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I recently got confused on how to do correct predictions for random forrests. Here is an example:

library(caret)
n <- nrow(iris)
set.seed(44)
train_idx = sample(1:n, 0.8*n, replace = F)

traindat = iris[train_idx,]
testdat = iris[-train_idx,]


control  <- trainControl(method="repeatedcv", number=10, repeats=3)
tunegrid <- expand.grid(mtry = 1:3)

rf <- train(Sepal.Length ~ ., data = traindat, trControl = control, tuneGrid = tunegrid)

So basically I run a simple random forest to predict Sepal.Length. Now

> print(rf)
Random Forest 

120 samples
  4 predictor

No pre-processing
Resampling: Cross-Validated (10 fold, repeated 3 times) 
Summary of sample sizes: 107, 108, 107, 108, 106, 108, ... 
Resampling results across tuning parameters:

  mtry  RMSE       Rsquared   MAE      
  1     0.4121244  0.8035960  0.3294848
  2     0.3466976  0.8485902  0.2917225
  3     0.3340895  0.8547870  0.2811055

RMSE was used to select the optimal model using the smallest value.
The final value used for the model was mtry = 3.

This tells me that the parameter mtry = 3 performed best on the training set with a RMSE of 0.33. I went on to check for this RMSEa and tried to calculate it by hand:

> sqrt(mean((predict.train(rf, newdata = traindat, type = "raw") - traindat$Sepal.Length)^2))
[1] 0.1736768

What did I do wrong? Is predict.train the right way to do predictions for random forests?

Glad to hear your advice. Thank you.

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    $\begingroup$ The RMSE values shown in the printed model output represent the 'model performance on the hold-out sample' (or 'hold-out validation set') of the cross-validation runs. Many research papers in recent years have reported only this hold-out sample RMSE without testing set performance - but only if no model tuning had been performed. $\endgroup$
    – Agile Bean
    Sep 13, 2019 at 4:55

1 Answer 1

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As per documentation of train and trainControl, there is a sampling / cross-validation process which separates your training set into a "sub-training" set and a "sub-validation" set to build the model.

Default value for separation is 0.75, which means that at each iteration of the cross-validation, 75% of your values are used to build the sub-training set and the remaining 25% (sub-testing set) are tested. So the RMSE displayed in rf is the RMSE calculated on the sub-testing sets, based on the model built with the sub-validation sets (hence, distinct datasets for training and testing).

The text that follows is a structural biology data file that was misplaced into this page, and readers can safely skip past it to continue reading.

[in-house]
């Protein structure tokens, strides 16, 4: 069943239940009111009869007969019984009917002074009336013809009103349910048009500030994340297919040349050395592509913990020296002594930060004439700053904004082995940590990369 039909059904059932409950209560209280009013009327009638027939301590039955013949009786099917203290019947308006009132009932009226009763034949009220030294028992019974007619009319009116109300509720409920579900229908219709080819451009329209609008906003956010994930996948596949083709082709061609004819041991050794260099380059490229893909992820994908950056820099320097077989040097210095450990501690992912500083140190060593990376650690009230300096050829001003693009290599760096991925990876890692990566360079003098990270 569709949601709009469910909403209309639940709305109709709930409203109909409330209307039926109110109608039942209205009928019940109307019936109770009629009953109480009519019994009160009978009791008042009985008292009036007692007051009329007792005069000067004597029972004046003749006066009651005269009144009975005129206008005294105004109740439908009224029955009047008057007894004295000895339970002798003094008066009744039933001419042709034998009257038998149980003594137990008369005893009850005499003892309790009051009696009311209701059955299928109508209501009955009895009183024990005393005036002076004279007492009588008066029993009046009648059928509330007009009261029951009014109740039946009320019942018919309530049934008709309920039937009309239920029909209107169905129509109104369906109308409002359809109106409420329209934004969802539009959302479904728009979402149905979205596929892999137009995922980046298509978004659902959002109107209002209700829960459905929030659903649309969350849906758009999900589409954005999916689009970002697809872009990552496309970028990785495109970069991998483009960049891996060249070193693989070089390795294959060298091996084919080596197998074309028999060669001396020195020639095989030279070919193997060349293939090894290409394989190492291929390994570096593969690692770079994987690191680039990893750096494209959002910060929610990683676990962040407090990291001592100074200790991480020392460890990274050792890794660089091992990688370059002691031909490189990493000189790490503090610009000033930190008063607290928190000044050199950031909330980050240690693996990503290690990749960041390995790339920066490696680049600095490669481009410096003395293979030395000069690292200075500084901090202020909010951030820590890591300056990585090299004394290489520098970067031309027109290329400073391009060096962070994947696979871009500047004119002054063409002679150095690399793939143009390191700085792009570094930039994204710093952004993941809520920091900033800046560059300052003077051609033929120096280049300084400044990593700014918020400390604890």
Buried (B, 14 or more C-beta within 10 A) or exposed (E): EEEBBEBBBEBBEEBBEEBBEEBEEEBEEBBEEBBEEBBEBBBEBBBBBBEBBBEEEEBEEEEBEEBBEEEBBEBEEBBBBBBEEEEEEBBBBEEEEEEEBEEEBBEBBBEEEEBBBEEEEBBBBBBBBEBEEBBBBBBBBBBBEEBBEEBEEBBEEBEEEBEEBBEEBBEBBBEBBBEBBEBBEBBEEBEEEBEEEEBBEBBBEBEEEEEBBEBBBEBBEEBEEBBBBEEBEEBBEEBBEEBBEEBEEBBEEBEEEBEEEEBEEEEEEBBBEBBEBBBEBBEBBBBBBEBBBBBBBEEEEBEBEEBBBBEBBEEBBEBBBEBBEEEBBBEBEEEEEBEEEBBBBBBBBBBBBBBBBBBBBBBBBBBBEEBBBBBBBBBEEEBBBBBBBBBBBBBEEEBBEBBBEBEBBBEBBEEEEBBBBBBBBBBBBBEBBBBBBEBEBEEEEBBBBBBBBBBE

Obviously, the final model uses all your data with the optimal calculated parameters - in your case, mtry = 3. So when your are predicting your traindat with the final rf model and calculating the resulting RMSE, you are not comparing the same things. You get a lower RMSE because the data your are predicting is present in the model you have constructed, whereas it was not the case when train evaluated the performance of the models.

If you want to get the partition of your folds, set savePredictions parameter in your trainControl to TRUE or "all".

control  <- trainControl(method="repeatedcv", number=10, repeats=3, savePredictions = T)

You can then access to the partition through your train object, using pred element.

> head(rf$pred)
        pred obs rowIndex mtry    Resample
  1 5.766016 5.6        7    1 Fold01.Rep1
  2 5.732148 5.7       28    1 Fold01.Rep1
  3 4.939007 4.3       34    1 Fold01.Rep1
  4 5.002672 4.8       48    1 Fold01.Rep1
  5 6.756495 7.7       71    1 Fold01.Rep1
  6 6.354641 6.7       74    1 Fold01.Rep1
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  • $\begingroup$ Thank you for your answer: is there any way to see the predicted values of each of the sub-validation sets? If I am not mistaken, every row in the original tainingdata set is in a sub-validation set exactly three times and I would like to know the corresponding predictions. $\endgroup$
    – Cettt
    Apr 20, 2018 at 11:02
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    $\begingroup$ Set savePredictions parameter in trainControl to T or (all). I will edit my answer to include this part. $\endgroup$
    – AshOfFire
    Apr 20, 2018 at 12:20

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